JPMorgan Goes Live with Commercial Use of Its ‘JPM Coin’

JPMorgan created a new unit to handle its blockchain business called Onyx, and it employs more than 100 dedicated staffers.

The largest bank in the United States, JP Morgan Chase, said a large technology client has already begun using its own cryptocurrency to instantly send and settle payments around the world.

Dubbed ‘JPM Coin’, the stablecoin facilitates the transfer of payments between institutional clients, the latest step in Wall Street’s evolving approach to the crypto space. However, the coin will be available only for international payments for large corporate clients, that have undergone regulatory checks.

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The name of the ‘big client’ that was involved in the trial was not mentioned. But, the development is massive for the wholesale payments business, as JP Morgan moves more than $6 trillion every day across more than 100 countries for its corporate clients. Additionally, it will be the first real-world applications for a cryptocurrency in banking, replacing decades-old networks like Swift, with more to come shortly after the international payments are tested.

Back in June, the New York-based lender started trials of its JPM Coin in conjunction with corporate clients with the ultimate aim of speeding up transactions, such as cross-border payments and corporate debt issuance.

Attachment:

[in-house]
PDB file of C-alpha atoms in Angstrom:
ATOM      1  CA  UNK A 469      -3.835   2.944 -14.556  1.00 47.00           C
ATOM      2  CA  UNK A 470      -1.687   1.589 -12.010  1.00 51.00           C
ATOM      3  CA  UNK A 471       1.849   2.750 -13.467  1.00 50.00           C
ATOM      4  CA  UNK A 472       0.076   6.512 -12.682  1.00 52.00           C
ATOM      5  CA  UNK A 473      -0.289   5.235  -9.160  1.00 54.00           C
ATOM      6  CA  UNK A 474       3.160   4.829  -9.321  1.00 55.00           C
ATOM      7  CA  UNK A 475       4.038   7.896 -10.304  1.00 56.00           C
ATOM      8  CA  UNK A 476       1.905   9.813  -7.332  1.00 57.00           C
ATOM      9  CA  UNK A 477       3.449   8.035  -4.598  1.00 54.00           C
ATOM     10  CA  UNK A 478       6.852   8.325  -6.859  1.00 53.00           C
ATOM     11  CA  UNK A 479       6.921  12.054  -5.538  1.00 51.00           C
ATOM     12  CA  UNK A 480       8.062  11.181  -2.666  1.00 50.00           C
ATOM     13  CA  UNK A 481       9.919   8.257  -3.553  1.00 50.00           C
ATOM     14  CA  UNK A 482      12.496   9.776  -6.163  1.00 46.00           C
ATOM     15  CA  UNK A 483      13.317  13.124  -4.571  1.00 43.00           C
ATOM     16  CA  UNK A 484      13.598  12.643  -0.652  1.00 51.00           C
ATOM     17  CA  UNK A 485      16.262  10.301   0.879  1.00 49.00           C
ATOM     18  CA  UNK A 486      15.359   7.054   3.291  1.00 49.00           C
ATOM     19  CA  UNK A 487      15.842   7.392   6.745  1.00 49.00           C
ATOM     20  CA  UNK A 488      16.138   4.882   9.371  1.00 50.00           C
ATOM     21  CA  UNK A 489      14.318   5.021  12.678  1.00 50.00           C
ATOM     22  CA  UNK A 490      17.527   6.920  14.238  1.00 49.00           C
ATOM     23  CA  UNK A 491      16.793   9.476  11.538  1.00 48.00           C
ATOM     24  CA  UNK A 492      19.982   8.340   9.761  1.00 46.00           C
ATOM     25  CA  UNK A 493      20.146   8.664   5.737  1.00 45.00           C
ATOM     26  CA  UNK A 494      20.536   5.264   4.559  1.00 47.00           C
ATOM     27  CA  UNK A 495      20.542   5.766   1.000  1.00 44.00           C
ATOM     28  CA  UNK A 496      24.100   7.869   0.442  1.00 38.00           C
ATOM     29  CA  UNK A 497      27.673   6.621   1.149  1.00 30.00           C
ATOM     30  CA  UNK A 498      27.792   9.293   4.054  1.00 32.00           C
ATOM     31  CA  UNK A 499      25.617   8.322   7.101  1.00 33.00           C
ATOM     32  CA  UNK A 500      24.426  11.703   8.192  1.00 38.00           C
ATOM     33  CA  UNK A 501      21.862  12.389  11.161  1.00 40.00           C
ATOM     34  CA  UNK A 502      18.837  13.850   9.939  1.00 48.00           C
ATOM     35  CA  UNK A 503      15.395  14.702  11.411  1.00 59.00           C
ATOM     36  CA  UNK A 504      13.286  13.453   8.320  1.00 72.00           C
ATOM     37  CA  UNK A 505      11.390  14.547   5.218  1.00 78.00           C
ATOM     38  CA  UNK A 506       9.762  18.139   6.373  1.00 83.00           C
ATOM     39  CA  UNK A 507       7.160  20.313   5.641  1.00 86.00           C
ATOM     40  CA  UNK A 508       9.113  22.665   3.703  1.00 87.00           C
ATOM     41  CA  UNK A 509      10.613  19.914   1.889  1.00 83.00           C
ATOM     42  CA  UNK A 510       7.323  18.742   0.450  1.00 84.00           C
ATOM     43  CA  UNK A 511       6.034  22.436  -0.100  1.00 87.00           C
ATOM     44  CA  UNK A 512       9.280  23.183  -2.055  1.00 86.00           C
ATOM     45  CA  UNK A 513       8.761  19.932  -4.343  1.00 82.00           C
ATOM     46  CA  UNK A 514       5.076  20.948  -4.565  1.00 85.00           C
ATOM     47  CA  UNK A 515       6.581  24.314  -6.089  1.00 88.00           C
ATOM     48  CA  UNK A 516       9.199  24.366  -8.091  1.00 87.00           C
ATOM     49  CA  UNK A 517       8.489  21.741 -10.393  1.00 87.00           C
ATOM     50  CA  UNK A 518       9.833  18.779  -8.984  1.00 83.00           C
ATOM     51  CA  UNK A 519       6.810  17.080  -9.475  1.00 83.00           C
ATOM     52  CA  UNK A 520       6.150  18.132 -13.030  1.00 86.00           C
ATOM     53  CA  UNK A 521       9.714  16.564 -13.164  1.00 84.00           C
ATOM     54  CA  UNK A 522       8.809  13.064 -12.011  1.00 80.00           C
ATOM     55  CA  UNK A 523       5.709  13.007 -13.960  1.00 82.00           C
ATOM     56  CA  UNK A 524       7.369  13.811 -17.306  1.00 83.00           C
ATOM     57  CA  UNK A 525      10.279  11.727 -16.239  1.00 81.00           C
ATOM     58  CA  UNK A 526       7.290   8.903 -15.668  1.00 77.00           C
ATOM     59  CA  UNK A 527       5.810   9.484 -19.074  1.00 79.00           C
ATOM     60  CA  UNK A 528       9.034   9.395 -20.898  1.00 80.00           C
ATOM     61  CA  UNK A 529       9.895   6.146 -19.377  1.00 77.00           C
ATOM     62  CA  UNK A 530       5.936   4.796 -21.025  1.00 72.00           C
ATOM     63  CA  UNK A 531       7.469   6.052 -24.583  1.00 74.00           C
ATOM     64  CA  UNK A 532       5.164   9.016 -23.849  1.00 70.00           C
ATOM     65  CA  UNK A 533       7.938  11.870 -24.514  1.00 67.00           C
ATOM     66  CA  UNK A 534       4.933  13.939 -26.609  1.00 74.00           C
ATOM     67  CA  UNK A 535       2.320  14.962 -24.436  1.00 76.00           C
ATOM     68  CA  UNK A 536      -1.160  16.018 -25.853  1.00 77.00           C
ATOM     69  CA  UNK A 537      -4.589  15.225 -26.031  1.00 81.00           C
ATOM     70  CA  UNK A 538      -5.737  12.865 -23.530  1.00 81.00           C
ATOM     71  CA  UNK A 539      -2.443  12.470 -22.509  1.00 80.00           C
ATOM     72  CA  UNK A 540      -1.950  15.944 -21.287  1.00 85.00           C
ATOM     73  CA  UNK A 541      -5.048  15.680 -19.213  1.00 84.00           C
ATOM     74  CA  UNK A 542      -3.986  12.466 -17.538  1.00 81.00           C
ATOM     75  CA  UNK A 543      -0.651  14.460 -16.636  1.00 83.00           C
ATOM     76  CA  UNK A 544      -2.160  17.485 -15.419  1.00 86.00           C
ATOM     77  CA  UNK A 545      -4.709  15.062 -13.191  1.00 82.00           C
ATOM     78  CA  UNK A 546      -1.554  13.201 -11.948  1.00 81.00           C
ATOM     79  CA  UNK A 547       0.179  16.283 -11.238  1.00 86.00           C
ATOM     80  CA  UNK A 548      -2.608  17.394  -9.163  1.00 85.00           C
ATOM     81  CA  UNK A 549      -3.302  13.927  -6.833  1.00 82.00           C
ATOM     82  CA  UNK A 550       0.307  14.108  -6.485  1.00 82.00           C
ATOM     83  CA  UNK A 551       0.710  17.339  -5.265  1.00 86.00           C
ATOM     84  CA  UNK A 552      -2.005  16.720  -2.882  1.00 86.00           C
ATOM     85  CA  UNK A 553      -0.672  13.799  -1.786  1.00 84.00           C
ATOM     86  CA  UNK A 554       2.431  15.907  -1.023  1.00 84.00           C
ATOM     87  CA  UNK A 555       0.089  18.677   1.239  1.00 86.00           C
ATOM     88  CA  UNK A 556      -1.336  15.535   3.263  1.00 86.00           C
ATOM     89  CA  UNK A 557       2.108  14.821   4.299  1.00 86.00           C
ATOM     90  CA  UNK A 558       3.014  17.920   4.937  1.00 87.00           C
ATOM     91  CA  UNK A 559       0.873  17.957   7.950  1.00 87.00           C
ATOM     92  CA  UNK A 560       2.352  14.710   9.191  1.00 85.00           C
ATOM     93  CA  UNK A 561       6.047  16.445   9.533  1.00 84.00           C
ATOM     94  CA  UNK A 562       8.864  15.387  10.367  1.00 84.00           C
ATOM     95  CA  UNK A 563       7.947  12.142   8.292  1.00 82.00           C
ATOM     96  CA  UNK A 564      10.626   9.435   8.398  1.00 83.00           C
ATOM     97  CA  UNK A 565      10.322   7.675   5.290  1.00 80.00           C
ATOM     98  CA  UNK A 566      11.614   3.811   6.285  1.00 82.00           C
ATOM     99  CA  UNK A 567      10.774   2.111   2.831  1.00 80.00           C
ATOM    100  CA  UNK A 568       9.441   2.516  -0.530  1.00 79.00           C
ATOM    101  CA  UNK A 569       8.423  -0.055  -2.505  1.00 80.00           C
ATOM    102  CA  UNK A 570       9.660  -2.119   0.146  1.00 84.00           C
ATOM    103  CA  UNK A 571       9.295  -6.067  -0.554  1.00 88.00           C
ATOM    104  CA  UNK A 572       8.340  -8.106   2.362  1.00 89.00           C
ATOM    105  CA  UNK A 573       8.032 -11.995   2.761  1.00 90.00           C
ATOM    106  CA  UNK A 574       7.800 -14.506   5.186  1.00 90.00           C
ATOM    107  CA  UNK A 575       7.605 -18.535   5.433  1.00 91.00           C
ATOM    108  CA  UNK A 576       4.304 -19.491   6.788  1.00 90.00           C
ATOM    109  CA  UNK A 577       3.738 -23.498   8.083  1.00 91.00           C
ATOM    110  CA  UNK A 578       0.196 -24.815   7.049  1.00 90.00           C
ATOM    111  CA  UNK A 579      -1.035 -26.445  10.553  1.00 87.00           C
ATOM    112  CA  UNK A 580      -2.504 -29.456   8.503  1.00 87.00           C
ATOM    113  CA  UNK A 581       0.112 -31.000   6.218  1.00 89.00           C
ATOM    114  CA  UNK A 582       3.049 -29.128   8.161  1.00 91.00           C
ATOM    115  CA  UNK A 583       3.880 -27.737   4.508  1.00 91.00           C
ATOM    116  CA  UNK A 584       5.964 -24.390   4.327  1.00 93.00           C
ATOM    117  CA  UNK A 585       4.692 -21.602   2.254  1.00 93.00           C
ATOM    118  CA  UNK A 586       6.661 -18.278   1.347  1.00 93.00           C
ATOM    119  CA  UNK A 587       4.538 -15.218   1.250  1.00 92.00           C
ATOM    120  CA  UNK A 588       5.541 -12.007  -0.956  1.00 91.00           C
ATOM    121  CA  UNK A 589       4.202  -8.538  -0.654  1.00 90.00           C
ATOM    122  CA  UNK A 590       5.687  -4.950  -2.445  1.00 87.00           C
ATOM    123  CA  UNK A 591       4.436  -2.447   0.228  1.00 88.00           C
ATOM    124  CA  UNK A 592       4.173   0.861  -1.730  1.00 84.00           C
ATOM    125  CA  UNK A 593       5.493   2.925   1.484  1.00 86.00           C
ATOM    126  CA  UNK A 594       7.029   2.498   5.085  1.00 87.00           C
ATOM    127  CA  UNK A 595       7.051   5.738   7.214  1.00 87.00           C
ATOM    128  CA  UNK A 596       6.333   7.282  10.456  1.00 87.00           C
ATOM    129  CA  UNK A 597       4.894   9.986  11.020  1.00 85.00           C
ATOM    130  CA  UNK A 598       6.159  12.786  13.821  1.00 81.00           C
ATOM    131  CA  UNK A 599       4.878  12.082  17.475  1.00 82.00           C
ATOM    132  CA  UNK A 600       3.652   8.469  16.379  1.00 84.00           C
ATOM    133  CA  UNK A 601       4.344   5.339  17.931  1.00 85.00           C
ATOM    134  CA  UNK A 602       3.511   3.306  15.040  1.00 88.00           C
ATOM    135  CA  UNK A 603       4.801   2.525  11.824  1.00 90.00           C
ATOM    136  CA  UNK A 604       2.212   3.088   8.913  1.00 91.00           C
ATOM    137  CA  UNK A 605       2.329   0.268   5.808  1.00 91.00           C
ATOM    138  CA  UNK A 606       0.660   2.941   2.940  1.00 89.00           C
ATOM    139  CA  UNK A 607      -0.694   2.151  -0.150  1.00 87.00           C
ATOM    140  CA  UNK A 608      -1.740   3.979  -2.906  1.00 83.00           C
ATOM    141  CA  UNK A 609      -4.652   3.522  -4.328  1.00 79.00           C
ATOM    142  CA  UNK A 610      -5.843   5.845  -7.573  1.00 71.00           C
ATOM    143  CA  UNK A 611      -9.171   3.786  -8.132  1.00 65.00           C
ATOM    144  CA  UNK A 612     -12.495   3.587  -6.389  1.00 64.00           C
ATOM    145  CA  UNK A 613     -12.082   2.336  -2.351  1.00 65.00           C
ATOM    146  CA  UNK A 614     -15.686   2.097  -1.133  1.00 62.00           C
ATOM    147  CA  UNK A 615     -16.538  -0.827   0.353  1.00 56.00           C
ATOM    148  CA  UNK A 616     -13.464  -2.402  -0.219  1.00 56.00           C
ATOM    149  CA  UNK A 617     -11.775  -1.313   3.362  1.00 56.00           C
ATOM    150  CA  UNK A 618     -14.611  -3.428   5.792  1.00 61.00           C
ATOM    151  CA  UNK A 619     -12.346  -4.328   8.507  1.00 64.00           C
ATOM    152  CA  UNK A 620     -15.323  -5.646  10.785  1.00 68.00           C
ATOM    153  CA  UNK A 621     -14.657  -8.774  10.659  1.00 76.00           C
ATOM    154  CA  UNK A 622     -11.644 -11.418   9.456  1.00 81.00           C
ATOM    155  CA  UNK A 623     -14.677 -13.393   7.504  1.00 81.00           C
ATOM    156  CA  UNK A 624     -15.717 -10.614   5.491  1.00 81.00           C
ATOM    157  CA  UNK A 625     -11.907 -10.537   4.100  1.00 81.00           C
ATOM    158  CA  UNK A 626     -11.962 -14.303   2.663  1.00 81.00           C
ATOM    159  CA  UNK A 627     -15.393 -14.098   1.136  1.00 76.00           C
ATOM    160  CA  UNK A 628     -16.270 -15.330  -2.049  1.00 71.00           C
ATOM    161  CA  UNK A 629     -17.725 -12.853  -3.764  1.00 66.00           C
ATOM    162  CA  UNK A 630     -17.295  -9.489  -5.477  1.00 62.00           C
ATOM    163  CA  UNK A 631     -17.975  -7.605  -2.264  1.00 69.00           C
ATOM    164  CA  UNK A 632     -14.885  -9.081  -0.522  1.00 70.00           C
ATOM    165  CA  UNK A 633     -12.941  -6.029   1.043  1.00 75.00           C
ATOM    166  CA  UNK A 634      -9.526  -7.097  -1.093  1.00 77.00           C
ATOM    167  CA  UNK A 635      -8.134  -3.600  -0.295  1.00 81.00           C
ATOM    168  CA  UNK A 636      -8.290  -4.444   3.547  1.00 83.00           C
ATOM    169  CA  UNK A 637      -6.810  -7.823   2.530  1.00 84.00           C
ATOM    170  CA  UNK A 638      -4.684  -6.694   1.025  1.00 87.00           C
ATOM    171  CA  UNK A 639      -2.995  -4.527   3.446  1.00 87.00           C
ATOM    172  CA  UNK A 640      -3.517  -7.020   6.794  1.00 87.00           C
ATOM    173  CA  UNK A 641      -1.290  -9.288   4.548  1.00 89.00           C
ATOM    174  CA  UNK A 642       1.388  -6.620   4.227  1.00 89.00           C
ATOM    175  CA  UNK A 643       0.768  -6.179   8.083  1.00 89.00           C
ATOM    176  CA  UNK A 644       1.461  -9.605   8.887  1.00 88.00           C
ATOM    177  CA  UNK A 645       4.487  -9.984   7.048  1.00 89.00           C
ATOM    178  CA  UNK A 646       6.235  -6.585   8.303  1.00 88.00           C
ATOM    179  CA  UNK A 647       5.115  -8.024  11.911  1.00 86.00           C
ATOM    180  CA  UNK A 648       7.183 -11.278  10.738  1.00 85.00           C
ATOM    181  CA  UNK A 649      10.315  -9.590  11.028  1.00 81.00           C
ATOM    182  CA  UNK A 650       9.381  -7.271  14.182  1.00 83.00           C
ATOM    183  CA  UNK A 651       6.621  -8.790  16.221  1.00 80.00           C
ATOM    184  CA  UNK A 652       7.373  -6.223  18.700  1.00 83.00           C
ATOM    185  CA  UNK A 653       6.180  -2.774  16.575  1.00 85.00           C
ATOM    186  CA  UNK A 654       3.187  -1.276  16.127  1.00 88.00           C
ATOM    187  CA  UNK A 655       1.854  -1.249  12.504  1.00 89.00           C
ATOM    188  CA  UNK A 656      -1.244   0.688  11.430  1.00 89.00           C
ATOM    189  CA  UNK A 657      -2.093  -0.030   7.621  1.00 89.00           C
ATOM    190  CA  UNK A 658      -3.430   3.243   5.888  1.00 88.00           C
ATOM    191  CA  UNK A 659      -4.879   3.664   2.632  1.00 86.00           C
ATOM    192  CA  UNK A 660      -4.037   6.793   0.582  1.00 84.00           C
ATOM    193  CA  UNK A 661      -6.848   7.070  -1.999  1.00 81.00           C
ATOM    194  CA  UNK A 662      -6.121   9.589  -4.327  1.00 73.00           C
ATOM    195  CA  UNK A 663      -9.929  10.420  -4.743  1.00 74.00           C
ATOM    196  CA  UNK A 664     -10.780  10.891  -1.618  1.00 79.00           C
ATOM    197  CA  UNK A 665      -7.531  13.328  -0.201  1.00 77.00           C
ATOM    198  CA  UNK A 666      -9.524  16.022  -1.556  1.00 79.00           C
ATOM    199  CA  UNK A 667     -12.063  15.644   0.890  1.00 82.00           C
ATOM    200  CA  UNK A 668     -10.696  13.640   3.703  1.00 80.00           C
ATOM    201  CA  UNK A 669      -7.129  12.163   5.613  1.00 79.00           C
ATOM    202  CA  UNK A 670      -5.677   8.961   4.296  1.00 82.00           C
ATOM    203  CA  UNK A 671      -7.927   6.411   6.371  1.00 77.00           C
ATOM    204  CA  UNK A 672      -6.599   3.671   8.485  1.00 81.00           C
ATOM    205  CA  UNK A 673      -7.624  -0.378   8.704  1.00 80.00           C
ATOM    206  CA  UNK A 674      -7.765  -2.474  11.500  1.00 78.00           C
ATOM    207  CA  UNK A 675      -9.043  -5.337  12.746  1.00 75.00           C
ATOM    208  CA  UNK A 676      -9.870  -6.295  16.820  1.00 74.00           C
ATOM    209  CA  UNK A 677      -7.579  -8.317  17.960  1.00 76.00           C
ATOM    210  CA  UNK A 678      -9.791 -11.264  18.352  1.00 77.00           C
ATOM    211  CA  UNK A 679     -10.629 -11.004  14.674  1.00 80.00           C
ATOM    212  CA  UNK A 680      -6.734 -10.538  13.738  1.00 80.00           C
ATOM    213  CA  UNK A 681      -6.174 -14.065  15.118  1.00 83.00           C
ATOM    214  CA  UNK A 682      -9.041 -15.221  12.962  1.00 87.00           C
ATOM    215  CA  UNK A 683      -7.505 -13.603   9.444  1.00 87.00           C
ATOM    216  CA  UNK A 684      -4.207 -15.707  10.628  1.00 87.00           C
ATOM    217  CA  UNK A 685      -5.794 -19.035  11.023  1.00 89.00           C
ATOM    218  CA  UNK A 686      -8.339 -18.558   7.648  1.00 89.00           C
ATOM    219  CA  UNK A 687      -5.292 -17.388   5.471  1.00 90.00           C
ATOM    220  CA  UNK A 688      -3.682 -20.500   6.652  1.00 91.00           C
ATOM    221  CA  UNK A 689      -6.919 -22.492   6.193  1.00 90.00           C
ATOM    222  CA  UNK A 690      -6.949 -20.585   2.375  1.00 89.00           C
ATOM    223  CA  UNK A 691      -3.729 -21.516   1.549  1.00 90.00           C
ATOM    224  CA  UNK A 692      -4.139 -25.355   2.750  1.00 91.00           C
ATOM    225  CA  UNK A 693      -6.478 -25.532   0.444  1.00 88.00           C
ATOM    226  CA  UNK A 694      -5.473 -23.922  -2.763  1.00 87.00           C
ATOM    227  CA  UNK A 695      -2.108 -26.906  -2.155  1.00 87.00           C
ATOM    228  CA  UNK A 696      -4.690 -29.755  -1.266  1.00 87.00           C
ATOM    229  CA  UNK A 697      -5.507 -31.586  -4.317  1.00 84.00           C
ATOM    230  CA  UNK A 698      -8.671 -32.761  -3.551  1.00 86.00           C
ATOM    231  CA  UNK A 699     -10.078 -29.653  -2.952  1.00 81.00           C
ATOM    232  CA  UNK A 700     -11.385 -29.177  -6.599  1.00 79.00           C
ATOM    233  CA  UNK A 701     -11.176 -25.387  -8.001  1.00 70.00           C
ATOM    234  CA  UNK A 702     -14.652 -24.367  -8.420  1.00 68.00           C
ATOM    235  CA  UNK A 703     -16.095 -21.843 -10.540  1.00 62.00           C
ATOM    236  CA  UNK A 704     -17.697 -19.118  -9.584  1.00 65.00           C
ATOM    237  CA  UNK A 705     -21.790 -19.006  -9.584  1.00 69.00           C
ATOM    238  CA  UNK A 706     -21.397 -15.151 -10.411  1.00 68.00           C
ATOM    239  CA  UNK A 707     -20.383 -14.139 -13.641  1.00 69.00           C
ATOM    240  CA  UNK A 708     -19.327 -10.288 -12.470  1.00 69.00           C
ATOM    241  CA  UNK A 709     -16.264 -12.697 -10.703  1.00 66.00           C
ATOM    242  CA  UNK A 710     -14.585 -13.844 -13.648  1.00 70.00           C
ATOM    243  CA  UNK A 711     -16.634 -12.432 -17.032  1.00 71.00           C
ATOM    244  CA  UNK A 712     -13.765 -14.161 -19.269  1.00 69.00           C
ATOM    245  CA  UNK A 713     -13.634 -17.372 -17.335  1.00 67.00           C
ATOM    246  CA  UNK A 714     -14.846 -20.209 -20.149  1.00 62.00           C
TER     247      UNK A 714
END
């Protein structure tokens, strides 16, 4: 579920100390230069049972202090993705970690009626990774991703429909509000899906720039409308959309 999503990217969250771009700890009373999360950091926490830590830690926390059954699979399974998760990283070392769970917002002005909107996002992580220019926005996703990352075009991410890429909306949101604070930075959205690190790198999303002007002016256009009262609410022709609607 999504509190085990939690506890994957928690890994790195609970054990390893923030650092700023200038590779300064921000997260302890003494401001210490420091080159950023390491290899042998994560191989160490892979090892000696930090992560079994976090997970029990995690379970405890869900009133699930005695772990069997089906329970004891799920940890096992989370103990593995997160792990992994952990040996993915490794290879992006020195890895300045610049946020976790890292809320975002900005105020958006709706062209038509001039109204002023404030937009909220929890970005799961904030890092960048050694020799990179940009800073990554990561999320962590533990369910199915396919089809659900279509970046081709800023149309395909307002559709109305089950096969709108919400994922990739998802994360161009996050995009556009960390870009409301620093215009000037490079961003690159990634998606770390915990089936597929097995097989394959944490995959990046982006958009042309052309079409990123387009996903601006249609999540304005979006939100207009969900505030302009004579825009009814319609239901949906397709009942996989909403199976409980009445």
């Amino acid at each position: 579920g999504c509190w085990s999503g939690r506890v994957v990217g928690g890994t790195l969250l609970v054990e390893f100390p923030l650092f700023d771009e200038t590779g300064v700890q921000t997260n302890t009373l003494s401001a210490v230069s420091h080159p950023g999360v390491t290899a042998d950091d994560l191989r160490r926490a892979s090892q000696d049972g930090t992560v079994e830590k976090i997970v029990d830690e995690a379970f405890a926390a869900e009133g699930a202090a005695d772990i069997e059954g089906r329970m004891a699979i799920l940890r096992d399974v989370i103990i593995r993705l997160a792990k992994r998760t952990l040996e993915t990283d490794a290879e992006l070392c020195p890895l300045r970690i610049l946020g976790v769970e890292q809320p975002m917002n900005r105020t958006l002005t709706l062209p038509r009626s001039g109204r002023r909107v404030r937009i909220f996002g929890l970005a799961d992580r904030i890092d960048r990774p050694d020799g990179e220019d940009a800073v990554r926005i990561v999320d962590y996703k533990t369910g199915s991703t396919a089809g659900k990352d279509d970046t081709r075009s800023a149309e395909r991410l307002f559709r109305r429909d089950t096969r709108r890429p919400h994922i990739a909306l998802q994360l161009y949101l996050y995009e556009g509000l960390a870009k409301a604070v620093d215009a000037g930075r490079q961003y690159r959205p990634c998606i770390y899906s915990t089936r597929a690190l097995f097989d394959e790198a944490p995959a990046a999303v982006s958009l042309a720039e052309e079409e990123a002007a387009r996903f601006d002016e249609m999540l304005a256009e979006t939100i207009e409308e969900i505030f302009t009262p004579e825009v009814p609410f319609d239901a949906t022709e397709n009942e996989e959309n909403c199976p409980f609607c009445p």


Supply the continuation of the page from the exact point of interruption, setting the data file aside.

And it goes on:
Takis Georgakopoulos, the bank’s global head of wholesale payments, described the project as part of a far larger trend toward the tokenization of financial assets.

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JPMorgan, which its CEO, Jamie Dimon once bashed cryptocurrencies as a fraud that will not end well for its investors, created a new unit to handle its blockchain business called Onyx. Georgakopoulos told CNBC the new department employs more than 100 dedicated staffers.

“We are launching Onyx because we believe we are shifting to a period of commercialization of those technologies, moving from research and development to something that can become a real business,” he added.

Moreover, JPMorgan is widening the experiment with the release of its own blockchain platform, Quorum, which allows institutions to keep track of financial data.

JPMorgan was not the only financial institution exploring the potential of tokenization and stablecoins as part of its efforts to modernize the legacy payment systems. Goldman Sachs also said it might consider launching a cryptocurrency after JPMorgan Chase has become the first US bank to launch its own digital token.

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